Recent global land cover dynamics and implications for soil erosion and carbon losses from deforestation
Peer reviewed, Journal article
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OriginalversjonAnthropocene. 2021, 34, . 10.1016/j.ancene.2021.100291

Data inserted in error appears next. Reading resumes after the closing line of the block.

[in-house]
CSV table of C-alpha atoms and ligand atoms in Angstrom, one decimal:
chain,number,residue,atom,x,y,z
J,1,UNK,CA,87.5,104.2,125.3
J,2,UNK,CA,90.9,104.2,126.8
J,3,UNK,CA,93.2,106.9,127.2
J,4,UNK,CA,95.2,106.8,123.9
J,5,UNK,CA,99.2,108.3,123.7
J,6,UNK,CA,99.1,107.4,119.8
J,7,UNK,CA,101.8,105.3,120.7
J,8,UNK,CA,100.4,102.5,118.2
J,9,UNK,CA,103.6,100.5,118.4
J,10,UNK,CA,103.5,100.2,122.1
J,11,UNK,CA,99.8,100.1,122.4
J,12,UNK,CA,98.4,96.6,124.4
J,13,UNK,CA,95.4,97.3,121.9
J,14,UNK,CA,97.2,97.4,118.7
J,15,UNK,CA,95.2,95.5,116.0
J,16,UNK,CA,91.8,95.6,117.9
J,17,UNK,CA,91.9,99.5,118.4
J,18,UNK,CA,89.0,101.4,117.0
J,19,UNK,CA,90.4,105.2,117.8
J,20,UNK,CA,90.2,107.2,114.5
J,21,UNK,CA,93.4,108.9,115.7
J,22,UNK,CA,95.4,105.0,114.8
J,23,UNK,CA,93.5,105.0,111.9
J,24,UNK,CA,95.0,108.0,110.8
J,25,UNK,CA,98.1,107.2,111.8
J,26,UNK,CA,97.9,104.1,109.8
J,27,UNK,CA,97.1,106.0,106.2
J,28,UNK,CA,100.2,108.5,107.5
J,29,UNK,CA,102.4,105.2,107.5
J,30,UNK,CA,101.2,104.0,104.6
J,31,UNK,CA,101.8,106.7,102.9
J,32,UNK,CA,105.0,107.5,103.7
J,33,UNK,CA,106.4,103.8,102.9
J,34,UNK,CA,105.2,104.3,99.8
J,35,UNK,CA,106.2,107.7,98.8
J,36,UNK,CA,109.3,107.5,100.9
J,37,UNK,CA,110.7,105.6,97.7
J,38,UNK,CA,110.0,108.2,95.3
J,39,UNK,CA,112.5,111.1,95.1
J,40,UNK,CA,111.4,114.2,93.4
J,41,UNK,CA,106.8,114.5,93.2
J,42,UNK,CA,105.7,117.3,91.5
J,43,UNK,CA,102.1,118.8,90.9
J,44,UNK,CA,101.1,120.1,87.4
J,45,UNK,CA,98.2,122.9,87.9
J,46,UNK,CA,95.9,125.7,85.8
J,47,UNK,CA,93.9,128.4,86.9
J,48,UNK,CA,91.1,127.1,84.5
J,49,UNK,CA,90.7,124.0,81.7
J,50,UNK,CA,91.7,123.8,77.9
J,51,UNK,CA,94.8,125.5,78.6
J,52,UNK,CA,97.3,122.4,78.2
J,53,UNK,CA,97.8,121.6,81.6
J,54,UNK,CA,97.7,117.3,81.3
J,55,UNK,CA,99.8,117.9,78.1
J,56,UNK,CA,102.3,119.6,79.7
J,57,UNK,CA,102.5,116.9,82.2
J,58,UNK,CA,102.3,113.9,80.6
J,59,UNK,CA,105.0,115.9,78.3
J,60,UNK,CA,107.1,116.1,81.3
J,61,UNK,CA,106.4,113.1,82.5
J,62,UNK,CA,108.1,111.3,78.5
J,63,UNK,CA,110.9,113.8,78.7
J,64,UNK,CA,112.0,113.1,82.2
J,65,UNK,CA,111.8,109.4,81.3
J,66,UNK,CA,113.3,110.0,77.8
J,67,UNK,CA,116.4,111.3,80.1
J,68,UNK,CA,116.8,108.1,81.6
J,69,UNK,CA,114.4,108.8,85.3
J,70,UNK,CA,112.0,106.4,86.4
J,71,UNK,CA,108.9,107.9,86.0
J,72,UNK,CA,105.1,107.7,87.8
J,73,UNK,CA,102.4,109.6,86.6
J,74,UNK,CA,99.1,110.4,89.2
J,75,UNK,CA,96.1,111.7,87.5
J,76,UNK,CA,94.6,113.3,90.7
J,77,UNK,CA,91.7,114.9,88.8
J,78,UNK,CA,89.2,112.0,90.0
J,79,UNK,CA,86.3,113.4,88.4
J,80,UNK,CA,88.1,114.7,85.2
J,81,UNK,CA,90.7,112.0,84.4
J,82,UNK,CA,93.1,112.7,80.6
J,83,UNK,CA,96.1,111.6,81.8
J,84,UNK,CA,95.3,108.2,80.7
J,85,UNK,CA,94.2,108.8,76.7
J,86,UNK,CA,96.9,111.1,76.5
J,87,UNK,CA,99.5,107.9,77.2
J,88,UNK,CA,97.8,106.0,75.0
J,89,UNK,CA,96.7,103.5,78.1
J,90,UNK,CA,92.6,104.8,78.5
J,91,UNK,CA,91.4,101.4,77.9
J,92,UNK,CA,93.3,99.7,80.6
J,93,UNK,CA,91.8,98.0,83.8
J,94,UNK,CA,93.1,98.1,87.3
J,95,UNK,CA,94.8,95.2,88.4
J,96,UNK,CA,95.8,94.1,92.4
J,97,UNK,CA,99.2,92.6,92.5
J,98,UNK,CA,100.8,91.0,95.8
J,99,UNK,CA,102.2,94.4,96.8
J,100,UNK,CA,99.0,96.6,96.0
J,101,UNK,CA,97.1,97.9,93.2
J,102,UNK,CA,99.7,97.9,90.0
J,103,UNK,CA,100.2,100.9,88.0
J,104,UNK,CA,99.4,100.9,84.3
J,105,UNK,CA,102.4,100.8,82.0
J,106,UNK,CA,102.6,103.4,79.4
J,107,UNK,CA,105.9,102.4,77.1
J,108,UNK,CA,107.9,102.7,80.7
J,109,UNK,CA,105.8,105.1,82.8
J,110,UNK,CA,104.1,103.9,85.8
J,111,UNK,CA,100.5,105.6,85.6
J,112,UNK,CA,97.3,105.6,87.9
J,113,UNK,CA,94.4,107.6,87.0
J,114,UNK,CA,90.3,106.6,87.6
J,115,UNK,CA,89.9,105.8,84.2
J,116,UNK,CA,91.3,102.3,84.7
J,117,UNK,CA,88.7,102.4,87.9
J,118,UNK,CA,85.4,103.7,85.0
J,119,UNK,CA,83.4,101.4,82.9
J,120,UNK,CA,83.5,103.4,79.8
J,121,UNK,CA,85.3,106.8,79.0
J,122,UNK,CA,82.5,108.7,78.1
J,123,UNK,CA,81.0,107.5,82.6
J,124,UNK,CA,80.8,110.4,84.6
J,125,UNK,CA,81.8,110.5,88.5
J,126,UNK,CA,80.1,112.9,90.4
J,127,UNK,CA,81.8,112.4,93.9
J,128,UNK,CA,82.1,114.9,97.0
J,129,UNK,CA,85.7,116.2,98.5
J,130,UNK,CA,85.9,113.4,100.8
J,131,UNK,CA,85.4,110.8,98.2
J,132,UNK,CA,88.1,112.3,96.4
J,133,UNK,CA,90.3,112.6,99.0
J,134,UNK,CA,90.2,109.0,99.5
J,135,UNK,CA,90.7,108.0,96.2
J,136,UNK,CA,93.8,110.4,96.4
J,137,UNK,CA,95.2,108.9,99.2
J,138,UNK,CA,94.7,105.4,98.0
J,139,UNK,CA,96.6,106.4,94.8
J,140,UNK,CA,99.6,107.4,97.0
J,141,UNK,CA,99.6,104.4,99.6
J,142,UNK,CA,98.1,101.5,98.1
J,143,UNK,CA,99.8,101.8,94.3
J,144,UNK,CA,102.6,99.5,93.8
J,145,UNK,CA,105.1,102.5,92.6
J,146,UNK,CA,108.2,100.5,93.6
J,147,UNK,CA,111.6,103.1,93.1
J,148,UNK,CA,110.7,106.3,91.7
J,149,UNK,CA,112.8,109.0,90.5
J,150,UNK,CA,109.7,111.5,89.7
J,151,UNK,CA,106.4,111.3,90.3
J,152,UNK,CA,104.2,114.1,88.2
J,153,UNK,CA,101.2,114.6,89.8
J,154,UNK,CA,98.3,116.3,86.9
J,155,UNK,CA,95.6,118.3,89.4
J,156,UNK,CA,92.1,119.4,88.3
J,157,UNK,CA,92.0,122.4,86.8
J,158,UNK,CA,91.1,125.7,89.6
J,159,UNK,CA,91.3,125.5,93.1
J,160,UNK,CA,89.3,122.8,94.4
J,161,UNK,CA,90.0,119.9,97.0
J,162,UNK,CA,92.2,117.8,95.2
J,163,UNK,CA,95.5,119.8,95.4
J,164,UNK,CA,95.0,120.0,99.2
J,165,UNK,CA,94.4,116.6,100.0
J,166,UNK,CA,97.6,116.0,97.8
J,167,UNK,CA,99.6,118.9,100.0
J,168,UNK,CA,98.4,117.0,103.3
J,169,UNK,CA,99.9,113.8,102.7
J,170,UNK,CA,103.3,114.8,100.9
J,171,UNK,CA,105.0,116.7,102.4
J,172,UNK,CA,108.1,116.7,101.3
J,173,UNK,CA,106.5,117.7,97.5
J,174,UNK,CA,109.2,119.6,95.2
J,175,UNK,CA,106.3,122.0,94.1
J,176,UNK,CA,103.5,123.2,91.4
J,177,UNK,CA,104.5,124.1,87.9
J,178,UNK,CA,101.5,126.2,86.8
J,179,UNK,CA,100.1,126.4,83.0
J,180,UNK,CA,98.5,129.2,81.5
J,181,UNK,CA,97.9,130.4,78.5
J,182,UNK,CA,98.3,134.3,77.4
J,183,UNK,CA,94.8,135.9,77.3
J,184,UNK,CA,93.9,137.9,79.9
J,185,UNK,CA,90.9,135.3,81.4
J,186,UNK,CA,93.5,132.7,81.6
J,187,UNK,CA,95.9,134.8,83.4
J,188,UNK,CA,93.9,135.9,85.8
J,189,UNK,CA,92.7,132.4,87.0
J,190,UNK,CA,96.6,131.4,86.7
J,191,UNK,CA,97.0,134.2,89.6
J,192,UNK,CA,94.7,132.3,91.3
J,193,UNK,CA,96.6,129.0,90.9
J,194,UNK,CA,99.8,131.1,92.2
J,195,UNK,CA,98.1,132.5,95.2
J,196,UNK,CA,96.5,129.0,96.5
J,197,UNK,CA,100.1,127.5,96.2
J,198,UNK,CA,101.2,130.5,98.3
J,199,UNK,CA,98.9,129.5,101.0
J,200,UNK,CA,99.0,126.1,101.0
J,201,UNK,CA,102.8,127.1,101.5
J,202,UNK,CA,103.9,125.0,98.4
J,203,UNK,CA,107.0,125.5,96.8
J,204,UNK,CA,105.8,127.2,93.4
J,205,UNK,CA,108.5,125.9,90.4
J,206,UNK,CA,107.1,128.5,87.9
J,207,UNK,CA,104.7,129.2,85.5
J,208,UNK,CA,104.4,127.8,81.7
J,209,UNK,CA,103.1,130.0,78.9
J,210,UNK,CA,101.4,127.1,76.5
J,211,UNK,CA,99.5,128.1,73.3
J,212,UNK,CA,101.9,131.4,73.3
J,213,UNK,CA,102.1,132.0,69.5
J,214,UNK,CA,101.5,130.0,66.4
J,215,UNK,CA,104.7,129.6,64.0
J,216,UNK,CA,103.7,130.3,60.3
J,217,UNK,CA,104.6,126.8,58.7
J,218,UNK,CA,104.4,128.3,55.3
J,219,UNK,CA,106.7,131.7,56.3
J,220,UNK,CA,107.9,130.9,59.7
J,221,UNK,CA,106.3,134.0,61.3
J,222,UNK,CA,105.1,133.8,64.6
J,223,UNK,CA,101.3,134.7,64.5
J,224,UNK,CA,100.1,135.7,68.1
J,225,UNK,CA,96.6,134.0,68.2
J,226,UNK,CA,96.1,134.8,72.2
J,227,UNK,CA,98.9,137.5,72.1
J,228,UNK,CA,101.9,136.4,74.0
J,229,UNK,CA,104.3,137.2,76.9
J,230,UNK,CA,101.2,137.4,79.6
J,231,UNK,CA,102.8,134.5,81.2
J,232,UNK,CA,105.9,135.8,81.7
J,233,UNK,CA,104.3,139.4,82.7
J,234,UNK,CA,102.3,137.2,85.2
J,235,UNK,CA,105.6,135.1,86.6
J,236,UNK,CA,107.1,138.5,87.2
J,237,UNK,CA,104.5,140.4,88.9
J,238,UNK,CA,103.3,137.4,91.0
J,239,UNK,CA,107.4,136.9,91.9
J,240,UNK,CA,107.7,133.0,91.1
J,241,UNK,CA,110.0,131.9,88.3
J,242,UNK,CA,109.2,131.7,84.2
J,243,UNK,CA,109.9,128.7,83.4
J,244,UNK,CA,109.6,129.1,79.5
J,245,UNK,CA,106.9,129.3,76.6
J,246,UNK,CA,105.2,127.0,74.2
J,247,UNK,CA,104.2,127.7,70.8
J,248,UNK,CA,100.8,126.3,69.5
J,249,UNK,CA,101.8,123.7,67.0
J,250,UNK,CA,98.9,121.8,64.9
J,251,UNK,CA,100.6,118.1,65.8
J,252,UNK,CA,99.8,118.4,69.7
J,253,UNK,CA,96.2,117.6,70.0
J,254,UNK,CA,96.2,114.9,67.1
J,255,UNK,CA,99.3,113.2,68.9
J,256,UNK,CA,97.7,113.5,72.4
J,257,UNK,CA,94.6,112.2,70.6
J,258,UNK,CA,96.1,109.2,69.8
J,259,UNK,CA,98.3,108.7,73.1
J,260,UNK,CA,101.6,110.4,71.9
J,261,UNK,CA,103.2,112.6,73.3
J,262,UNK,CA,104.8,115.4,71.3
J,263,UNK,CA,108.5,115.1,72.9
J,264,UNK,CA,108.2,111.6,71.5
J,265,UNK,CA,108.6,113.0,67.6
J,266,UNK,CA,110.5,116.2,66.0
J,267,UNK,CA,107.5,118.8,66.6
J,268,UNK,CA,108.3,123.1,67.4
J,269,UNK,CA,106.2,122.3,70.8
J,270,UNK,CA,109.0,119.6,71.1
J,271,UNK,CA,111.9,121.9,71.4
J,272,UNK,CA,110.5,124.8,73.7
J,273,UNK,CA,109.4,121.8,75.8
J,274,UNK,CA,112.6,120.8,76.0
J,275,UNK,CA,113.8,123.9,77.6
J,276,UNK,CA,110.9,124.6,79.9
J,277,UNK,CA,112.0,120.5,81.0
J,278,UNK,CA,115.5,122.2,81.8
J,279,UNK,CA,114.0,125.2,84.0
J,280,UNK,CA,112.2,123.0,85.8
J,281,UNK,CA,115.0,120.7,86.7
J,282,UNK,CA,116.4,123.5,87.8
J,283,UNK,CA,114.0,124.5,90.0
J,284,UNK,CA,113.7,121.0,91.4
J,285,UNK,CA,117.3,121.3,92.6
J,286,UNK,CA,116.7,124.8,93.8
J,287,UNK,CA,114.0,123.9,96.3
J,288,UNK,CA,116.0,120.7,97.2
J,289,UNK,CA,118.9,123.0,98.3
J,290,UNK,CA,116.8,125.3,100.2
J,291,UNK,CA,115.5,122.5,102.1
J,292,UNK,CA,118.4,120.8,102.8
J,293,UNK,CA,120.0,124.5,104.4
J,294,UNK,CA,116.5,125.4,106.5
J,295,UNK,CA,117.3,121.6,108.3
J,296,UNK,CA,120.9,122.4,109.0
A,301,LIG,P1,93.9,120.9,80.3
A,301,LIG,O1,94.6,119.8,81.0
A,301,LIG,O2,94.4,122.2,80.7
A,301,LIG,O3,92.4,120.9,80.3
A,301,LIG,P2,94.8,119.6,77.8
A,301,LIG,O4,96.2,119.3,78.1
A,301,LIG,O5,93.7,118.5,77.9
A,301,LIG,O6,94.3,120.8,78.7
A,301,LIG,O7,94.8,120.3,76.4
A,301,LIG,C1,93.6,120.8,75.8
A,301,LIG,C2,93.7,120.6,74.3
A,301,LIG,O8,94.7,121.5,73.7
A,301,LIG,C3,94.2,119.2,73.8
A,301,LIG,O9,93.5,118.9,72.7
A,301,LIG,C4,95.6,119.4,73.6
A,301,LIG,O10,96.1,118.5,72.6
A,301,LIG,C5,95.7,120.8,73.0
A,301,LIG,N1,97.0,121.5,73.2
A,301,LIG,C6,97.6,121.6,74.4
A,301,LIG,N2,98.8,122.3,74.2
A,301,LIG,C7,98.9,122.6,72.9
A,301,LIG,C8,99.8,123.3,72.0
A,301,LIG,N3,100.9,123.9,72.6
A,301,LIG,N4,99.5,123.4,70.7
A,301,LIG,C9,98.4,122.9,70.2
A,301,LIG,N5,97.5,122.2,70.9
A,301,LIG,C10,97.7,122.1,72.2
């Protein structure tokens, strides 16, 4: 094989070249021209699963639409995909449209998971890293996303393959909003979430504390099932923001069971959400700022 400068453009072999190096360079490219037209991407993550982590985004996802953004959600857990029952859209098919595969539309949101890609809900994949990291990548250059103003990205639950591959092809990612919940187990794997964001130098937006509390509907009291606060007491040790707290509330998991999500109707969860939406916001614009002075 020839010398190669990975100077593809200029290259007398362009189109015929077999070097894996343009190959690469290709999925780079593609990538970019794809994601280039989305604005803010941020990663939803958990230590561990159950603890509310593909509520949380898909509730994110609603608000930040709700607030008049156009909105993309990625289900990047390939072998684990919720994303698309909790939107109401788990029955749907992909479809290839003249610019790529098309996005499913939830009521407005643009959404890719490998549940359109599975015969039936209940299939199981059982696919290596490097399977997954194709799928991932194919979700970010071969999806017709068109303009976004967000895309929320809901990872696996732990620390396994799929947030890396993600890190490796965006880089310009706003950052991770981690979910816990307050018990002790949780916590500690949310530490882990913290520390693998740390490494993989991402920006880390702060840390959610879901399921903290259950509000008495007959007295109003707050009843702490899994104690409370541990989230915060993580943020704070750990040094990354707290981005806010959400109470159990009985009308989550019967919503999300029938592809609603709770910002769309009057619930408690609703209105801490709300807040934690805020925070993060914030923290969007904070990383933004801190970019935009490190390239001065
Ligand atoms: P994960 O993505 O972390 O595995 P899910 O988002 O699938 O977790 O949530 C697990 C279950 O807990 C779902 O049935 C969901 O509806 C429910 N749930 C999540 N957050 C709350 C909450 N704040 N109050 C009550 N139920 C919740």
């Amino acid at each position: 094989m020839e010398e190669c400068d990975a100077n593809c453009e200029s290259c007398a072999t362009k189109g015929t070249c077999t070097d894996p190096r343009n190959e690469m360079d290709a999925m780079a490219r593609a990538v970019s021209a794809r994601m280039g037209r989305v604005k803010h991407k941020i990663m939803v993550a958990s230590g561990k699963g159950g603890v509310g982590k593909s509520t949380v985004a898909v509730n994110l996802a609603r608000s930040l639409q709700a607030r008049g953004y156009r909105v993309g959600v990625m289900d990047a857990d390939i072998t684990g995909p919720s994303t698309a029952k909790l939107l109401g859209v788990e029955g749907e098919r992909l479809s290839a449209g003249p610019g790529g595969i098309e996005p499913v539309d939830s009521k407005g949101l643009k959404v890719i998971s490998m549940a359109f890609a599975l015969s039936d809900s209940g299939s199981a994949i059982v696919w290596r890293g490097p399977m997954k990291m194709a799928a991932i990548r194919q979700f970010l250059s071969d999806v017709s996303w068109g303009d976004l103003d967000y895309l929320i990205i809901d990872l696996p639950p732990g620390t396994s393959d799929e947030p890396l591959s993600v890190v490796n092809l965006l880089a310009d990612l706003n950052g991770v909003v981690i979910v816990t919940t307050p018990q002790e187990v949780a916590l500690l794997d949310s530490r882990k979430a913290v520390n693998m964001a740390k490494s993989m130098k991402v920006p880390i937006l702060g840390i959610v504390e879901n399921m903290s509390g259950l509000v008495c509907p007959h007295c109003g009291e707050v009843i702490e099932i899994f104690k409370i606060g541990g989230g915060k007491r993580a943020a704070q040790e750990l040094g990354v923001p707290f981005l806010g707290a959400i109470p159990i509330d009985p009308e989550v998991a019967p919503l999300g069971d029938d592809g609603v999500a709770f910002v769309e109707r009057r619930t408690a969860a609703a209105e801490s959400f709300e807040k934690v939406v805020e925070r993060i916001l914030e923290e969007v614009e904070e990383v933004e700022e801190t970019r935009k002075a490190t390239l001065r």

Changes in land cover are increasingly affecting land surface properties and provision of ecosystem services. Understanding recent historical land cover changes and their interlinkages with key environmental processes is instrumental to better support strategies for land-use management. The recently released products from the European Space Agency and Copernicus Climate Change Service contain high-resolution (300 m) time series of global land cover maps from 1992 to 2018. This study investigates the land transitions in these products and explores the effects on two key environmental aspects, namely, carbon losses from deforestation and soil erosion rates. We used a powerful server for big data analysis to retain the original spatial resolution of the datasets. We found 722 Mha (5.5 % of the total ice-free land surface) of gross land cover changes, which mainly involved transitions to and from forest/agriculture. Cropland gains are 205 Mha and losses 126 Mha (net expansion of 79 Mha). Deforestation occurring in 242 Mha was mainly caused by agricultural expansion, whereas 196 Mha were afforested. Settlements show the largest relative expansion (44 Mha, +210 %), of which 67 % (29 Mha) occurred at expenses of agricultural land. Deforestation caused 12.3 (7.6/14.2) Gt Carbon losses from below- and aboveground biomass from 2010 to 2018, corresponding to 1.5 (1.0/1.8) Gt Carbon per year. Global agriculture activities have increased total soil erosion of 3.2 Gt and soil erosion rates of 0.22 Mg ha−1 yr−1 in the period 2001–2012, especially in tropical regions. The identified land transitions and changes in key environmental processes reflect a human-dominated Earth system and the indirect effects of climate change on land cover, especially in boreal ecosystems.